The NHS CSP colposcopy leaflet for women provides little information about the after-effects that may be experienced following punch biopsies or LLETZ.24 To better prepare women for colposcopy and related interventions, we would suggest that information provided to women could be improved to include, for example: the risks of experiencing different after-effects (pain, bleeding, discharge and menstrual changes) with each procedure, including colposcopic examination only; advice on what to do if after-effects occur (even if that is to say that these are ‘completely normal’); and some indication of when it would be appropriate to consult a pharmacist or medical professional. Such information might also note that many women, even those who have a LLETZ, will not experience any after-effects and that this too is ‘normal’. Providing this type of information would help ensure that women are fully informed about the procedures and their likely consequences. It would also let women prepare for what might happen afterwards and the potential impact of this on their lives. Ultimately, this may help alleviate anxiety and provide reassurance in women attending colposcopy, thereby minimising the harms of screening.

Disclosure of interests

None of the members of the writing and analysis group for this paper have any interests to declare.

Contribution to authorship

Linda Sharp contributed to study design and questionnaire development; directed statistical analysis; drafted initial version of paper with SC; and drafted final version of paper. Seonaidh Cotton contributed to study design and questionnaire development; directed statistical analysis; drafted initial version of paper with LS; and commented on final version of paper. Claire Cochran undertook literature review and initial statistical analysis and contributed to interpretation and revisions of paper. Nicola Gray contributed to study design and questionnaire development, interpretation of data and revisions of papers. Julian Little contributed to study design, interpretation of data and revisions of paper. Keith Neal contributed to overall design of TOMBOLA, and revisions of paper. Maggie Cruickshank contributed to questionnaire development, interpretation of data and revisions of paper. All authors reviewed and approved the final version of the paper.

Details of ethics approval

Ethical approval was obtained from the joint Research Ethics Committee of NHS Grampian and the University of Aberdeen, the Tayside Committee on Medical Research Ethics and the Nottingham Research Ethics Committee.


The work was supported by the Medical Research Council (G9700808) and the NHS in England and Scotland.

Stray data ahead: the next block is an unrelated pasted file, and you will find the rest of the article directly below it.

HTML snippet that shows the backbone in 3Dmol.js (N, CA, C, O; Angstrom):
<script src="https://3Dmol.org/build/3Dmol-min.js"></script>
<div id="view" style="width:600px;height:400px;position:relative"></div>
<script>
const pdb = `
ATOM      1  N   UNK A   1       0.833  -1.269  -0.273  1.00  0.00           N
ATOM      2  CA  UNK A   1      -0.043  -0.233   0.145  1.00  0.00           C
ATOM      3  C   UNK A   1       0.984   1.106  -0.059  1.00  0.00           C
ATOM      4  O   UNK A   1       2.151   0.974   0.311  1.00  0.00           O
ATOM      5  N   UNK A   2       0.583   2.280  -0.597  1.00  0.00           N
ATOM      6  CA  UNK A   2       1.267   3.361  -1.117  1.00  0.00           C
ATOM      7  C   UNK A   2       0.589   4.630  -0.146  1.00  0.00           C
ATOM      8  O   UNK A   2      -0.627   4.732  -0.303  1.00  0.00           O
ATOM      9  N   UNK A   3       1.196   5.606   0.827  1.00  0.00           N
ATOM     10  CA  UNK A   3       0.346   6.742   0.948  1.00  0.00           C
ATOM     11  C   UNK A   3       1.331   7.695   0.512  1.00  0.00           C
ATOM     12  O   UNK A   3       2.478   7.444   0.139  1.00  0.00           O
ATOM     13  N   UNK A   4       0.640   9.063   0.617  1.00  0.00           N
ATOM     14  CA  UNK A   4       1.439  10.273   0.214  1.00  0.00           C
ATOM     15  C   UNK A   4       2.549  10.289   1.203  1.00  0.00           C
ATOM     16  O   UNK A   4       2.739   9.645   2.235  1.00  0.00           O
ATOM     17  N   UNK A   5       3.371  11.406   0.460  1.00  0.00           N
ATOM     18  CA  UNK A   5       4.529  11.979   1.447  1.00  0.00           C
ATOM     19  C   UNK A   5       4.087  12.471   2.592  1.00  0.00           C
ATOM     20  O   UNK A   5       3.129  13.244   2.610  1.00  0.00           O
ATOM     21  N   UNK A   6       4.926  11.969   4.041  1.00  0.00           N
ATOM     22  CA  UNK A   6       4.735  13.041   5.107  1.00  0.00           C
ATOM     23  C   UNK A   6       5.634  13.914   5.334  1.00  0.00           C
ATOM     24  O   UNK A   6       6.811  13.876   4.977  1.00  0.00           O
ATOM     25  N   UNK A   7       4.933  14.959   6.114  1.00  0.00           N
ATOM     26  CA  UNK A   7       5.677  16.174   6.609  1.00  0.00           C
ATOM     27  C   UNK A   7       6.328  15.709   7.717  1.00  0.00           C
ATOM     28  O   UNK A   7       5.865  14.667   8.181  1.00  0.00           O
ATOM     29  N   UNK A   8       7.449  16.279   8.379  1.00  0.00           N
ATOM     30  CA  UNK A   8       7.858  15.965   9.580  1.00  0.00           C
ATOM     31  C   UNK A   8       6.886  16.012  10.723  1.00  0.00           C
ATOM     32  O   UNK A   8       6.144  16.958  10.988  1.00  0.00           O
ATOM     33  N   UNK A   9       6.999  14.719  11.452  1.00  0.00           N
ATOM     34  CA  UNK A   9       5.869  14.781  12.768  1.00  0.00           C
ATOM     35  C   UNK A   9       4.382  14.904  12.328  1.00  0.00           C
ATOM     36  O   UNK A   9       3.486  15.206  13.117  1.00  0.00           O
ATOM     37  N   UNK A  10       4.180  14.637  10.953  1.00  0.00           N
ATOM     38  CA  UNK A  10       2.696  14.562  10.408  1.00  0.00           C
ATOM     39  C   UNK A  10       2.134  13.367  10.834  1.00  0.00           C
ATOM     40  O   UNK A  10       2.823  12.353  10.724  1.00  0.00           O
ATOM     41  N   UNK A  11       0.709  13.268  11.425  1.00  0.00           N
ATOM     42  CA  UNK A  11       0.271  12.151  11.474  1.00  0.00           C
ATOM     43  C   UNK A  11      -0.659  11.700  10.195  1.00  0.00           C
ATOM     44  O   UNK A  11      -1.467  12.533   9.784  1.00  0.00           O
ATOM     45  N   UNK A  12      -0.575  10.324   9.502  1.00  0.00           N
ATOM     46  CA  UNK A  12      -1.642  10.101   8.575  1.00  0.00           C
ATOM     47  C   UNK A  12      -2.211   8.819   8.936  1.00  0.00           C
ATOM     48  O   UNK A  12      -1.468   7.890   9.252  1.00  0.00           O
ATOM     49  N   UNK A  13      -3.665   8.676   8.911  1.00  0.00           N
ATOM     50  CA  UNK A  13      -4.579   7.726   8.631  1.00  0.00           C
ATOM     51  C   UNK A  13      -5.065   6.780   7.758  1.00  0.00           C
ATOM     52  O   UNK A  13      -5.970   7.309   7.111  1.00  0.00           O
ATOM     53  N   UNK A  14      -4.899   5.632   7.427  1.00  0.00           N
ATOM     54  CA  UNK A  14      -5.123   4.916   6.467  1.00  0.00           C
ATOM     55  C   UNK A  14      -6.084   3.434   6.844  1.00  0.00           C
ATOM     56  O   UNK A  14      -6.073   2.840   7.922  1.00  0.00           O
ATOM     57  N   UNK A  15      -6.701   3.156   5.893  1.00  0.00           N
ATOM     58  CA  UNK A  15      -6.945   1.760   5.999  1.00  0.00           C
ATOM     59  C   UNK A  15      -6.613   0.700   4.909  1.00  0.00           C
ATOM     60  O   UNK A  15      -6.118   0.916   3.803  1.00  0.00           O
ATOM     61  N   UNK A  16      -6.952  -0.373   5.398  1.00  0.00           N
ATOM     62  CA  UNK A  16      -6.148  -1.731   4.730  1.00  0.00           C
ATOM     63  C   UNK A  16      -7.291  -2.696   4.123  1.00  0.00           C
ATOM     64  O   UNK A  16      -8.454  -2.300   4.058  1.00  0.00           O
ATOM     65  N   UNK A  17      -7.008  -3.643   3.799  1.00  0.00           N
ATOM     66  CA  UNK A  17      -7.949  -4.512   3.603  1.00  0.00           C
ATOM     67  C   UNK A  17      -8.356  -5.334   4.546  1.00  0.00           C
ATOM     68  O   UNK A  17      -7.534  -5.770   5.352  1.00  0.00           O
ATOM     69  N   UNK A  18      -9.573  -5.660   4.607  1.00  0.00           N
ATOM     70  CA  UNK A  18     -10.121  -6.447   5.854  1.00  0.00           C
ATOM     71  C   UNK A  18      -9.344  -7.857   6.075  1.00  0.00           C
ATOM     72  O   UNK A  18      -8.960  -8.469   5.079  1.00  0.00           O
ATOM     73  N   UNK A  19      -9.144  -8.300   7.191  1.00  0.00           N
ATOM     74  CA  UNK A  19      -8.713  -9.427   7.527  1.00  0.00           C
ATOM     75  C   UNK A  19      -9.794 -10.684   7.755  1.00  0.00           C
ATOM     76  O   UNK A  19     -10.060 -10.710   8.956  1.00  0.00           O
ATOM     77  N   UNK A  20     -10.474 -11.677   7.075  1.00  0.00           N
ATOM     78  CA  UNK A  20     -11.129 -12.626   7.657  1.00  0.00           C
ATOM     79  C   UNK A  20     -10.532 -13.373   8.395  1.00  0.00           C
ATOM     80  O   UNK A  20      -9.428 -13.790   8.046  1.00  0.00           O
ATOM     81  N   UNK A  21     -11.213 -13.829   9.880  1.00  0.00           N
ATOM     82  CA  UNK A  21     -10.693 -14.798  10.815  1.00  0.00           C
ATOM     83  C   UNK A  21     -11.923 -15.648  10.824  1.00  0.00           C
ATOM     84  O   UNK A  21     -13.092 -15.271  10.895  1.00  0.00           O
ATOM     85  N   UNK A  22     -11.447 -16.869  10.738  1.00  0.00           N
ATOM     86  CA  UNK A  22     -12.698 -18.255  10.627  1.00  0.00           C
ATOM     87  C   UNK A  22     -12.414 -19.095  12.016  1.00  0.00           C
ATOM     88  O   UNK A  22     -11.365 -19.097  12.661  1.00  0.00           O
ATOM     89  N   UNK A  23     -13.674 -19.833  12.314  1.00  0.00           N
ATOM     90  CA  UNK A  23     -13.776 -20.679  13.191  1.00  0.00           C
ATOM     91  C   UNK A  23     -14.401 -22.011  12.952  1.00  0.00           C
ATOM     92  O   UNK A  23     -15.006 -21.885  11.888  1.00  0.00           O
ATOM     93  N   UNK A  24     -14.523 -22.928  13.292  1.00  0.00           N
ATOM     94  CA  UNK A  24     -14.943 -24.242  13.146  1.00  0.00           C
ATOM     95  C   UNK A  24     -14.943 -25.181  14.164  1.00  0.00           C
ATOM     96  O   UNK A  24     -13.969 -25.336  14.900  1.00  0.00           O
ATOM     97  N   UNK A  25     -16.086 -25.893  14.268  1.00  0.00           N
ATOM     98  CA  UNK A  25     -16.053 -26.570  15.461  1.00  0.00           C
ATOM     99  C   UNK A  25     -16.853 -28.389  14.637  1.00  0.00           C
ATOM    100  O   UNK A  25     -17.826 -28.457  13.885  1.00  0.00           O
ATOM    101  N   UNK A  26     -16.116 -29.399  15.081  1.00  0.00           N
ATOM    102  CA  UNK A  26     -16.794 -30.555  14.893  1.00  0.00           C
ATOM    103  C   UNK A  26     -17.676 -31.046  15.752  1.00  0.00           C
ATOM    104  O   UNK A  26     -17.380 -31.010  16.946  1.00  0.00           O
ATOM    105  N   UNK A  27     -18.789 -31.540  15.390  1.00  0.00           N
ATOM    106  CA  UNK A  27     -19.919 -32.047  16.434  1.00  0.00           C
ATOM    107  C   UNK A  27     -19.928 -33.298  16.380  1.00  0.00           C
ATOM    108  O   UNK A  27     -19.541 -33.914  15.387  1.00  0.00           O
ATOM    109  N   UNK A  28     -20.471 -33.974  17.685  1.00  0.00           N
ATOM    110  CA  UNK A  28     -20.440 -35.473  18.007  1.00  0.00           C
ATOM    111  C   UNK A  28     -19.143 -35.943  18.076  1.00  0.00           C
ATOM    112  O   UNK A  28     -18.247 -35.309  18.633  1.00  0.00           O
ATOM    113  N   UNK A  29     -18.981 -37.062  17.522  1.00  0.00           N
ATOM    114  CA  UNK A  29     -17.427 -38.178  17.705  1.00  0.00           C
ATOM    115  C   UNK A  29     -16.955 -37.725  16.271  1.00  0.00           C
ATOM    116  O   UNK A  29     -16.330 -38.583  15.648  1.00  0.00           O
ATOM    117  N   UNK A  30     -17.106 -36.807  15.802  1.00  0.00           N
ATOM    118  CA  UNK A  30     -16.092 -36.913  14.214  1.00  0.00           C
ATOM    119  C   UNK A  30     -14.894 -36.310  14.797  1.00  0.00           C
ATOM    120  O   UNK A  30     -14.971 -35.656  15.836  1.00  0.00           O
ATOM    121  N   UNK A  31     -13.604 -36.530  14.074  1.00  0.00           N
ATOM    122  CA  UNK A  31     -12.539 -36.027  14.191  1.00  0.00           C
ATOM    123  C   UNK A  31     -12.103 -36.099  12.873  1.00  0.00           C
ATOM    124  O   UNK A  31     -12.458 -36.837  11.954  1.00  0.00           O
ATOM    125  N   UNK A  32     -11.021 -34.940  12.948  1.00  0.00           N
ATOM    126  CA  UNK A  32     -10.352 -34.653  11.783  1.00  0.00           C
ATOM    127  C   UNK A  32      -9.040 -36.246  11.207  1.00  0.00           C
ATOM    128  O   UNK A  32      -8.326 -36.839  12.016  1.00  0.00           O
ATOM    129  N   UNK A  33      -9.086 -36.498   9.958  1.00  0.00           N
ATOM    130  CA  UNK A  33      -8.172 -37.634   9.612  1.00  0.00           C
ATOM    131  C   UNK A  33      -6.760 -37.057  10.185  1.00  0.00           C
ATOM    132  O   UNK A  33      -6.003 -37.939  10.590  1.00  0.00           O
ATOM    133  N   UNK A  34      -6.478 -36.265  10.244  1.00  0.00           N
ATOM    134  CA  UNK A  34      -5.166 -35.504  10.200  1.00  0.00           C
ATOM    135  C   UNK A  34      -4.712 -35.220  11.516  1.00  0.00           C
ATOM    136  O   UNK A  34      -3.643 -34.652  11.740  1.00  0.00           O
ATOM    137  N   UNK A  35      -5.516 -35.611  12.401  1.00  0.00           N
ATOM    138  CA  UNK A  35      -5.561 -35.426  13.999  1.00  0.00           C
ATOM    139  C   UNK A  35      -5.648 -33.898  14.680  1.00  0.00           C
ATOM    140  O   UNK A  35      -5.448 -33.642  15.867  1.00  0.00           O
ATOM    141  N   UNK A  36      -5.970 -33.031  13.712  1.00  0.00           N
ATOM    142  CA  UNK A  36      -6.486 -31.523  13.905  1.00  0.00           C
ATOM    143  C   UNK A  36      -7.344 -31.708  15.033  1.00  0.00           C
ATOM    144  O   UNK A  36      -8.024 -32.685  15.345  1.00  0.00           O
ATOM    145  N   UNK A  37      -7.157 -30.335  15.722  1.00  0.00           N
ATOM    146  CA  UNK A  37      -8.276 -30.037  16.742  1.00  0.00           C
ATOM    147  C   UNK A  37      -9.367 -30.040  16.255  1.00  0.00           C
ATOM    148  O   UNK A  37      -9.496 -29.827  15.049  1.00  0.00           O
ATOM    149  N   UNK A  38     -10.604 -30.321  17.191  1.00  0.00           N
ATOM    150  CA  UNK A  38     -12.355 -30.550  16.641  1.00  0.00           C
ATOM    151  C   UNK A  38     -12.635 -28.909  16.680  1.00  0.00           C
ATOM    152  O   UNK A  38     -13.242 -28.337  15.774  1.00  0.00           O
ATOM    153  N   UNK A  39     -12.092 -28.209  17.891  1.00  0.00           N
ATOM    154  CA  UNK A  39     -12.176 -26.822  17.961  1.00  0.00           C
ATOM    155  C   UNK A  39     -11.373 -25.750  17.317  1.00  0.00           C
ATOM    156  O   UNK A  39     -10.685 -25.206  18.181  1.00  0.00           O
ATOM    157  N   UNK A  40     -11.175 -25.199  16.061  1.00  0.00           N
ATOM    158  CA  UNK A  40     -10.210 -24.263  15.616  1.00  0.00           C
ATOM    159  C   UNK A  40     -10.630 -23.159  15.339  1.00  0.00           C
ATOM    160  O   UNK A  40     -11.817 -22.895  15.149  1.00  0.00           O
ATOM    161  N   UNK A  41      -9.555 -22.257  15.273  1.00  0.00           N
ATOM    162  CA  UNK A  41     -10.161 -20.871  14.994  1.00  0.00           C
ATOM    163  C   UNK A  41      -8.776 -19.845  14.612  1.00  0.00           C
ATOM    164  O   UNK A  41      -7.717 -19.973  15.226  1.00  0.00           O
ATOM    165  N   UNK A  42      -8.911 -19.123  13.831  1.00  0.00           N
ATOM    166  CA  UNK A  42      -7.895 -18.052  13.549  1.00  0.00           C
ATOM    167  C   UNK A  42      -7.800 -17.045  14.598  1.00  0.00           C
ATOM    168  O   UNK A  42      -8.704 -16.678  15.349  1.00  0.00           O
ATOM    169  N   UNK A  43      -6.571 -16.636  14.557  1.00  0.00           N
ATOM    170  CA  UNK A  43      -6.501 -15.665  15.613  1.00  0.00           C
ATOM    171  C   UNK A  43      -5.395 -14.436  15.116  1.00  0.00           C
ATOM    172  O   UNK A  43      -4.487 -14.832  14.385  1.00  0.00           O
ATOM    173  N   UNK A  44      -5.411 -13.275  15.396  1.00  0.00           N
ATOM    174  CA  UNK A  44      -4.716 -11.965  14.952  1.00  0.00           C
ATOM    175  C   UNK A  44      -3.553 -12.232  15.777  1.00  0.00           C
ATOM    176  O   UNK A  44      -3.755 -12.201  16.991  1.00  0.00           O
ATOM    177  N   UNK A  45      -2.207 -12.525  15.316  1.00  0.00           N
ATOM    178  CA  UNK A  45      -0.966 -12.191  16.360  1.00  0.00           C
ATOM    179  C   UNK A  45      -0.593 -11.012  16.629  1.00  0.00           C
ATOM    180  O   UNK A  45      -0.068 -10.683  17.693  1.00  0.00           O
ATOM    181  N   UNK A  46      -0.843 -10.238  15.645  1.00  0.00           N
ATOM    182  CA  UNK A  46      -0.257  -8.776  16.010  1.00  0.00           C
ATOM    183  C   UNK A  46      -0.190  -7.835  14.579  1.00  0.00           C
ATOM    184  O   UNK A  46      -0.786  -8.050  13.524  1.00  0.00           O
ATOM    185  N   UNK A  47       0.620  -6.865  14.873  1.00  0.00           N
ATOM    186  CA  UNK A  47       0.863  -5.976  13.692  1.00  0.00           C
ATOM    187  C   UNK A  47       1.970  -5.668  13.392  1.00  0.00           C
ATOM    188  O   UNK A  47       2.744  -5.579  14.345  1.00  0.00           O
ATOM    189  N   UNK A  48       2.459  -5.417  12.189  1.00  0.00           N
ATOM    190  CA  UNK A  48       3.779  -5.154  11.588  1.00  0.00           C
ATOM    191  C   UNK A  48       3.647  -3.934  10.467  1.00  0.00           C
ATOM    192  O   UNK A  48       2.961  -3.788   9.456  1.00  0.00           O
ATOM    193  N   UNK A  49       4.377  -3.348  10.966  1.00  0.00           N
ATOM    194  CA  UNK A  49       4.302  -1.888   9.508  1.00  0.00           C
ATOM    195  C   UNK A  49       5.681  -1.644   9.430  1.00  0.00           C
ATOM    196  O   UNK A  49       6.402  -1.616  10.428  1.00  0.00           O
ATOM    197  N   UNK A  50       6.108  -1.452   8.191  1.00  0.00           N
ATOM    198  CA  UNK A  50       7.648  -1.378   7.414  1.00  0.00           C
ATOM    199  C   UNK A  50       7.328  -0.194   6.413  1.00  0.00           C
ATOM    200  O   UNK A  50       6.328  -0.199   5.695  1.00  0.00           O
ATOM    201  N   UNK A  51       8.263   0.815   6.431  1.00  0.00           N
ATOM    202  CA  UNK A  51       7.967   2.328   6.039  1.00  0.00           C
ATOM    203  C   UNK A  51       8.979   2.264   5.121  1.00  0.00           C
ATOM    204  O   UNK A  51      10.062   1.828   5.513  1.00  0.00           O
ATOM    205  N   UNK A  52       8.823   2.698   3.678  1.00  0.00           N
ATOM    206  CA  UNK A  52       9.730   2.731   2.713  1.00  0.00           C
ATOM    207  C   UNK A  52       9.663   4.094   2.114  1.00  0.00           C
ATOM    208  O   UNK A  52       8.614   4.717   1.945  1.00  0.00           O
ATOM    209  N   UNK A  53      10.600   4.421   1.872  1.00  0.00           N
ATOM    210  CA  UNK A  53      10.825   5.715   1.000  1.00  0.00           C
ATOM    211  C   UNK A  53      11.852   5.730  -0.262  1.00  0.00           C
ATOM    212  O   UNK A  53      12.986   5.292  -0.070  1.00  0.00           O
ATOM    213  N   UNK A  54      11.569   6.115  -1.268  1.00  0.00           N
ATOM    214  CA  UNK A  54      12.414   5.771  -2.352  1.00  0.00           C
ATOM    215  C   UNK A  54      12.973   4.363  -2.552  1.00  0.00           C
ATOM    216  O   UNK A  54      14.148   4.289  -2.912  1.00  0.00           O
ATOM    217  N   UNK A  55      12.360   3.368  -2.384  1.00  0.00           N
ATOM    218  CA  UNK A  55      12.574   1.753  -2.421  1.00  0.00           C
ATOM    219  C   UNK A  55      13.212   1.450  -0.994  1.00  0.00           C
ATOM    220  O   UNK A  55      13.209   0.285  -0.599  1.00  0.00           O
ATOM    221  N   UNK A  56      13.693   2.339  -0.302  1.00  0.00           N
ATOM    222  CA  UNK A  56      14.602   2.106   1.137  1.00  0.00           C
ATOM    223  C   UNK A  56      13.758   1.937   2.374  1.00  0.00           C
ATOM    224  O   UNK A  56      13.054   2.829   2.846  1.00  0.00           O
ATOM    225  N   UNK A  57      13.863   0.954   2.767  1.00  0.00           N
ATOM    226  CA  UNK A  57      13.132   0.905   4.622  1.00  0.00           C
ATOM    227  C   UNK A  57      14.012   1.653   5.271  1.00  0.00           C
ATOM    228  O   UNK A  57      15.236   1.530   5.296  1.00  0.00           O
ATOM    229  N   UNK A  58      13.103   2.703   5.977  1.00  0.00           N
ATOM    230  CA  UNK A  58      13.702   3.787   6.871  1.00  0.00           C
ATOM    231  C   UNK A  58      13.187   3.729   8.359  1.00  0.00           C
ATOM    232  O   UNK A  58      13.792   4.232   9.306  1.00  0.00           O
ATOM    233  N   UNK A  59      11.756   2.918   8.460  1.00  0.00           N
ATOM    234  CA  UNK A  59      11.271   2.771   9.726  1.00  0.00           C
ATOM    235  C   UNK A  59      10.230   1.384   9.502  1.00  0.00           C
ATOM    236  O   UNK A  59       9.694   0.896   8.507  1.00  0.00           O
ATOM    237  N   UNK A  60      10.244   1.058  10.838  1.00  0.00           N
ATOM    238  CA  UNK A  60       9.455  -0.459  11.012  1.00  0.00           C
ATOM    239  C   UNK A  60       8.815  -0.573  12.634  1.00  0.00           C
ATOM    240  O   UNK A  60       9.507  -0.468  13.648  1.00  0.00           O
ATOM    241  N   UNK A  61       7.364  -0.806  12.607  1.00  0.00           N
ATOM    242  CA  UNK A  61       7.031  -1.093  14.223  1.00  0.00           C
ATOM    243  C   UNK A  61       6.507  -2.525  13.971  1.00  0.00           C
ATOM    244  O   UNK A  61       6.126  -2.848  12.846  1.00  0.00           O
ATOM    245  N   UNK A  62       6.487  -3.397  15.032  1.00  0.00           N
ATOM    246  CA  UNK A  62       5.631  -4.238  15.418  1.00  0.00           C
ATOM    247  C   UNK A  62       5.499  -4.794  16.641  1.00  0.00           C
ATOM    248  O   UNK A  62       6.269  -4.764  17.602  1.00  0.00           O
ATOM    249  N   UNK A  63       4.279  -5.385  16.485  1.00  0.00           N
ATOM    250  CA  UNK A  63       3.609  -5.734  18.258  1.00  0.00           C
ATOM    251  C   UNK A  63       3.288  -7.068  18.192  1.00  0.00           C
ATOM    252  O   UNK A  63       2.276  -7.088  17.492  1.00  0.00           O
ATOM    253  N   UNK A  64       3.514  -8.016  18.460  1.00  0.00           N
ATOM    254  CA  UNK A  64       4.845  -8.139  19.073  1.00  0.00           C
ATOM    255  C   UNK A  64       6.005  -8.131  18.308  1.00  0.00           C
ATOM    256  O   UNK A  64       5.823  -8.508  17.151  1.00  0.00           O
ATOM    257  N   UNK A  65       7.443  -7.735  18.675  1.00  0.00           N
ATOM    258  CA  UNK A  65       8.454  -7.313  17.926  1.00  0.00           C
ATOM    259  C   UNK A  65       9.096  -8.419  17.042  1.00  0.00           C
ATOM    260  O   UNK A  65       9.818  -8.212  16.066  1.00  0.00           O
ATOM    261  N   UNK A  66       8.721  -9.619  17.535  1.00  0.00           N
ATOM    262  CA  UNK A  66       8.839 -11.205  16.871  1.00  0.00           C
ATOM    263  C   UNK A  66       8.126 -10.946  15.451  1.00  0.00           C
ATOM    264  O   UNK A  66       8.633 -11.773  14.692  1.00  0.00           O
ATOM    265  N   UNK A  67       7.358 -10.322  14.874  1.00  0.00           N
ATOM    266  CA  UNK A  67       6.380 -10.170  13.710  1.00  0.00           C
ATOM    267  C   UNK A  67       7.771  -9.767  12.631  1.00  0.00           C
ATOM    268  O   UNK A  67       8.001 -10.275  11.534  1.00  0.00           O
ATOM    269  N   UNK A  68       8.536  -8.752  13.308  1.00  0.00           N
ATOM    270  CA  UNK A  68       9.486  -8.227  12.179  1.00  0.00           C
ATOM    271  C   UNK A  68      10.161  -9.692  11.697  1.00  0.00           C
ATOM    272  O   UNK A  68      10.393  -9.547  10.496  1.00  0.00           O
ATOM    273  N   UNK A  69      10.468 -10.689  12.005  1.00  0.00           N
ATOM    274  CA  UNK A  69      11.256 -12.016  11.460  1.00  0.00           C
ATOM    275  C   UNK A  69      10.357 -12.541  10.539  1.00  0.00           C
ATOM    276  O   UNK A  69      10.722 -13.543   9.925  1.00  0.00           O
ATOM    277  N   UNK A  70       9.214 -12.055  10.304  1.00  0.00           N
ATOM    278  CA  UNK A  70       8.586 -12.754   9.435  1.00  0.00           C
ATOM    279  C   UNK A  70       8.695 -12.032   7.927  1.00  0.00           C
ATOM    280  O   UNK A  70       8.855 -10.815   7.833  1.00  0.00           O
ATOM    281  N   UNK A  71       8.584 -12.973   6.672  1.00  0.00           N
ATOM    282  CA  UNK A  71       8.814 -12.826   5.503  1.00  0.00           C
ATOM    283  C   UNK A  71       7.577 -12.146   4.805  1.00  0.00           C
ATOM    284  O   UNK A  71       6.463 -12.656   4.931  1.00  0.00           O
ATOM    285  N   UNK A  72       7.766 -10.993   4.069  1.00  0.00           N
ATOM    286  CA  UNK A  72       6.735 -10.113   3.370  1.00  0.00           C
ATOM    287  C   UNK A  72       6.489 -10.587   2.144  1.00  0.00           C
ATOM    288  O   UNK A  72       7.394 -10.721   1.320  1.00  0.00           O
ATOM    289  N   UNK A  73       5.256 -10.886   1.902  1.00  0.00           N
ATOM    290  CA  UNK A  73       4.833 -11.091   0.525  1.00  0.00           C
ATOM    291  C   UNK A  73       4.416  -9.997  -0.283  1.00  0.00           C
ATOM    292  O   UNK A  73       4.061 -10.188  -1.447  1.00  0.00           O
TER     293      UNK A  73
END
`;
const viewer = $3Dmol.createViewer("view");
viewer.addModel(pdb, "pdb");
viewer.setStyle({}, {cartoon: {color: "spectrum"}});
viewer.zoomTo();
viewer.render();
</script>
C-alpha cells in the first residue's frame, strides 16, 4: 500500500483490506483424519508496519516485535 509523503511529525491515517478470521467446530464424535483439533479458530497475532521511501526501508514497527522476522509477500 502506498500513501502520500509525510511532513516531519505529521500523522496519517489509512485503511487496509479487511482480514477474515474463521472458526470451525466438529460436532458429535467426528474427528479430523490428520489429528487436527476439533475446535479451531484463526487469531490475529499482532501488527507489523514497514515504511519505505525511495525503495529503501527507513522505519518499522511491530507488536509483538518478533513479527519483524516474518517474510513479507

We thank Ian Duncan and Norman Waugh for helpful comments on an earlier version of the manuscript. We are grateful for the cooperation and assistance that we received from NHS staff in the coordinating centres and clinical sites. We thank the women who participated in TOMBOLA.


The TOMBOLA Group comprises:


University of Aberdeen and NHS Grampian, Aberdeen, Scotland

Maggie Cruickshank, Graeme Murray, David Parkin, Louise Smart, Eric Walker, Norman Waugh (Principal Investigator 2004–08)

University of Nottingham and Nottingham NHS, Nottingham, England

Mark Avis, Claire Chilvers, Katherine Fielding, Rob Hammond, David Jenkins, Jane Johnson, Keith Neal, Ian Russell, Rashmi Seth, Dave Whynes

University of Dundee and NHS Tayside, Dundee, Tayside

Ian Duncan, Alistair Robertson

University of Ottawa, Ottawa, Canada

Julian Little (Principal Investigator 1999–2004)

National Cancer Registry, Cork, Ireland

Linda Sharp

Bangor University, Bangor, Wales

Ian Russell

University of Hull, Hull, England

Leslie Walker

Staff in clinical sites and coordinating centres

Grampian: Breda Anthony, Sarah Bell, Adrienne Bowie, Katrina Brown, Joe Brown, Kheng Chew, Claire Cochran, Seonaidh Cotton, Jeannie Dean, Kate Dunn, Jane Edwards, David Evans, Julie Fenty, Al Finlayson, Marie Gallagher, Nicola Gray, Maureen Heddle, Alison Innes, Debbie Jobson, Mandy Keillor, Jayne MacGregor, Sheona Mackenzie, Amanda Mackie, Gladys McPherson, Ike Okorocha, Morag Reilly, Joan Rodgers, Alison Thornton, Rachel Yeats

Tayside: Lindyanne Alexander, Lindsey Buchanan, Susan Henderson, Tine Iterbeke, Susanneke Lucas, Gillian Manderson, Sheila Nicol, Gael Reid, Carol Robinson, Trish Sandilands

Nottingham: Marg Adrian, Ahmed Al-Sahab, Elaine Bentley, Hazel Brook, Claire Bushby, Rita Cannon, Brenda Cooper, Ruth Dowell, Mark Dunderdale, Dr Gabrawi, Li Guo, Lisa Heideman, Steve Jones, Salli Lawson, Zoë Philips, Christopher Platt, Shakuntala Prabhakaran, John Rippin, Rose Thompson, Elizabeth Williams, Claire Woolley

Statistical analysis: Massoud Boroujerdi, Seonaidh Cotton, Kirsten Harrild, John Norrie

External Trial Steering Committee: Nicholas Day (chair, 1999–2004), Theresa Marteau (chair 2004-), Mahesh Parmar, Julietta Patnick and Ciaran Woodman

External Data Monitoring and Ethics Committee: Doug Altman (chair), Sue Moss, Michael Wells

Writing and analysis group for this paper: Linda Sharp1, Seonaidh Cotton2, Claire Cochran2, Nicola Gray3, Julian Little4, Keith Neal5, Maggie Cruickshank6

1National Cancer Registry Ireland, Cork, Ireland; 2Health Service Research Unit, University of Aberdeen, Aberdeen, Scotland; 3Department of General Practice and Primary Care, University of Aberdeen, Aberdeen, Scotland; 4Canada Research Chair in Human Genome Epidemiology, Department of Epidemiology and Community Medicine, University of Ottawa, Ontario, Canada; 5Department of Epidemiology and Public Health, University of Nottingham, Nottingham, England; 6Department of Obstetrics and Gynaecology, University of Aberdeen, Aberdeen, Scotland